• what is the local state of demand in the network? (inference)

And it doesn’t stop there. To find the optimal route we must predict travel times and distances accurately; to build such prediction systems we must make inferences from historical data to construct detailed models of road network flow. In this sense, data science problems have a fractal nature: problems beget subproblems, which beget sub-subproblems, and so on. At each level, the paradigm we see most commonly at Lyft is illustrated in Figure 2. Models and inference feed into prediction systems, which feed into optimization modules, which make the decisions which generate more data, which feeds back into models.

Figure 2. The three “phases” of Data Science at Lyft. Many problems have one or more components in each domain. In order to optimize the system, we need unobserved inputs. These inputs can be predicted with machine learning and other techniques. Building a prediction system requires careful modeling, and inference techniques to set parameters for those models. Once the optimization is solved, decisions are made and new data is generated, completing the feedback loop.

2. Data science problems are not cookie-cutter

Real data is messy — rarely will one find an open-and-shut case that yields to a ready-made textbook solution. In a diverse team, it will be equally rare to see two data scientists approach a problem from exactly the same angle. Take dynamic pricing: the problem of using price as a lever to balance our ridesharing marketplace at a micro scale and ensure reliable service for all users. An economist looks at this problem and sees supply and demand curves, and elasticity estimation. The electrical engineer sees a classical control system. The statistician sees a forecasting problem, the mathematician a spatio-temporal stochastic process, etc. They are all right, and each of these viewpoints can add value to the solution.

Generalists and the Curse of Dimensionality

Given the importance of diversity of academic orientation, it may be tempting to hire only generalists: jack-of-all trades types who have exposure to a broad range of data science concepts but limited depth in any one area. Generalists are versatile and can move from project to project with ease. In the early stages of a startup, scientists in this mold can be extremely valuable — especially if they have the scrappiness and engineering skills to go along with their methodological breadth.

Suppose that a major problem area in your company spans two academic disciplines, statistics and OR. It’s tempting to think that hiring a generalist with some expertise in both fields yields the same scientific power as hiring two specialists — at half the cost! Or at worst that the single generalist will be half as effective as the pair of specialists. This intuition is incorrect for reasons rooted in the so-called Curse of Dimensionality. (The notion that as the number of dimensions increases, the amount of space covered by a product of 1-dimensional sets becomes, relatively speaking, smaller and smaller.)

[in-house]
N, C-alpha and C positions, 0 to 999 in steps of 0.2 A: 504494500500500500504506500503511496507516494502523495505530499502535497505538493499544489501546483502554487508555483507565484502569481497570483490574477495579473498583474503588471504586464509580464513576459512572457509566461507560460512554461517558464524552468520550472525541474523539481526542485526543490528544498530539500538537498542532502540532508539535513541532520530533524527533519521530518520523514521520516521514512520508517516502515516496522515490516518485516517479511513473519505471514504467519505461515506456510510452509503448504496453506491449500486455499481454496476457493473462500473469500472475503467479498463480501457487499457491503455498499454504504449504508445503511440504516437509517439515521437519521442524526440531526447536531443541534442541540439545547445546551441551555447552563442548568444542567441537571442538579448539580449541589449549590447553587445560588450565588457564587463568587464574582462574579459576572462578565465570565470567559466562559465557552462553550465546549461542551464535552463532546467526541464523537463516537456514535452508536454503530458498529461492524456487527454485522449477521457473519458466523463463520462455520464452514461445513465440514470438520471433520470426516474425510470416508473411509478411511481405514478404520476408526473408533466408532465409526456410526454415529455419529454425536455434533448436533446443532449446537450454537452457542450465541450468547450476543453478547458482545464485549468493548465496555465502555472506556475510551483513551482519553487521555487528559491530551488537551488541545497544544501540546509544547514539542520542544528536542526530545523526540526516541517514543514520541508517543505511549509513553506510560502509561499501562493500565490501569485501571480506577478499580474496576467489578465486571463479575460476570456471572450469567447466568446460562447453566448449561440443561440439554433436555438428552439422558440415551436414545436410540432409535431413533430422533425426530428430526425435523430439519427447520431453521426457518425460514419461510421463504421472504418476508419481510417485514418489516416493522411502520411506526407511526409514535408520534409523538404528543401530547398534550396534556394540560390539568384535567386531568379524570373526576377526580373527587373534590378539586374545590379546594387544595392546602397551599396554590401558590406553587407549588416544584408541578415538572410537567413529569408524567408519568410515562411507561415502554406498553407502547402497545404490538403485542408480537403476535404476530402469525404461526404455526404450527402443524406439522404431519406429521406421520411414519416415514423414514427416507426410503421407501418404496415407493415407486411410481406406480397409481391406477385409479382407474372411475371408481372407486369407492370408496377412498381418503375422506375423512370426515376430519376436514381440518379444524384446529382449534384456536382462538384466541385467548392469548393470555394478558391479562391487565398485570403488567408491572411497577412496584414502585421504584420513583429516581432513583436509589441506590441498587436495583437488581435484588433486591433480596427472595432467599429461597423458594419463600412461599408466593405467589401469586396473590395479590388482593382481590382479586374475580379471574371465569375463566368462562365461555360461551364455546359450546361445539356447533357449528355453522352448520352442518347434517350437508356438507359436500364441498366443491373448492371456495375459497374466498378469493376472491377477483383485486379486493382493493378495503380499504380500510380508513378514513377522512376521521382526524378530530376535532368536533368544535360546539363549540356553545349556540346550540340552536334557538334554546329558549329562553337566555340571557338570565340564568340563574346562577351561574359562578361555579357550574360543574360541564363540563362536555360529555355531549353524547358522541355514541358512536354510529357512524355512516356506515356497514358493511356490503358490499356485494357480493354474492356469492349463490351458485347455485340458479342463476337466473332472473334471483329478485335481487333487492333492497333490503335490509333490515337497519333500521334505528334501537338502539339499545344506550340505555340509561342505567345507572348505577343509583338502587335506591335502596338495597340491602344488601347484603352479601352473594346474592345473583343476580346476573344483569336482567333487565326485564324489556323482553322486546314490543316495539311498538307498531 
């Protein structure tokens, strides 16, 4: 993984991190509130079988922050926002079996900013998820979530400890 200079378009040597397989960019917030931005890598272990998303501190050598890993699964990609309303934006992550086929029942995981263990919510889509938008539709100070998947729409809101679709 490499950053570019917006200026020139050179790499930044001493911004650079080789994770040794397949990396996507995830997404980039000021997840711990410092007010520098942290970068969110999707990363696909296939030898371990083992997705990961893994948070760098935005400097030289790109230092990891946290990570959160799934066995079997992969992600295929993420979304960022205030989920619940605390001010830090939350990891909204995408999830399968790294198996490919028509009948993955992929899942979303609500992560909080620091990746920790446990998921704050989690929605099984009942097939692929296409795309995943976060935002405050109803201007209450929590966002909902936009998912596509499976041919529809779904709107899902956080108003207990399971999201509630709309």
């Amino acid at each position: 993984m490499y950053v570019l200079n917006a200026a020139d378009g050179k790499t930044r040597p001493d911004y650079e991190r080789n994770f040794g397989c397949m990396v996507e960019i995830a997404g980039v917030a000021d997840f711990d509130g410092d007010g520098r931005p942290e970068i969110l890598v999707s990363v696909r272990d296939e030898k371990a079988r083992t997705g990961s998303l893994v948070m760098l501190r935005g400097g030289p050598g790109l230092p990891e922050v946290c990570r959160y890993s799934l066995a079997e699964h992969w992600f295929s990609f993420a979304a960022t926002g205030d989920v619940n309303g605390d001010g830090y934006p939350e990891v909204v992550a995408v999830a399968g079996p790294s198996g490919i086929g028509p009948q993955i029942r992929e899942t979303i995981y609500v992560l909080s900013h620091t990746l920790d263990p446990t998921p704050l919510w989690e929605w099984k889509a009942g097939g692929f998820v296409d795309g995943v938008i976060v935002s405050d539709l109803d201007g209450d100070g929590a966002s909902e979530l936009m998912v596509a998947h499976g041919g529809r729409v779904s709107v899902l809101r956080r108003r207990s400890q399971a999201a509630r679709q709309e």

In general, suppose a problem’s optimal solution lives in n linear academic dimensions. Assume for simplicity that a scientist’s expertise occupies a contiguous interval of some length (possibly 0) in each domain. Her total expertise can then be defined as the sum of the lengths of these intervals. Let’s further assume that all scientists have the same total expertise E. Along each dimension of the solution space, a generalist’s expertise therefore only occupies a relatively small range: assume for simplicity that it’s E/n. By contrast, each specialist covers E units of expertise in a single dimension.

If we assume a uniform prior on solutions to our problem, then the probability of finding an optimal solution is proportional to the volume, in n-D space, of the product of the 1-D expertise sets. The total volume that the generalist covers is (E/n)^n — this is vanishingly small for large n. By contrast, n specialists together account for E^n units of n-D expertise. This is n^n times the knowledge for n times the price — a bargain!

Hold on a second. Can’t we just add n – 1 more generalists, each with expertise E divided evenly among the axes, to achieve the same n-D volume, i.e. (n E/n)^n = E^n ? This would imply that a team of n generalists is just as effective as a team of n specialists. Unfortunately, it is likely that any two generalists will have highly overlapping expertise along a particular dimension. This is because in any subject area, it is necessary to learn the basics before going deep. As a result, the total expertise of n generalists along one axis may be substantially smaller than E. These phenomena are illustrated for n = 2 in Figure 3.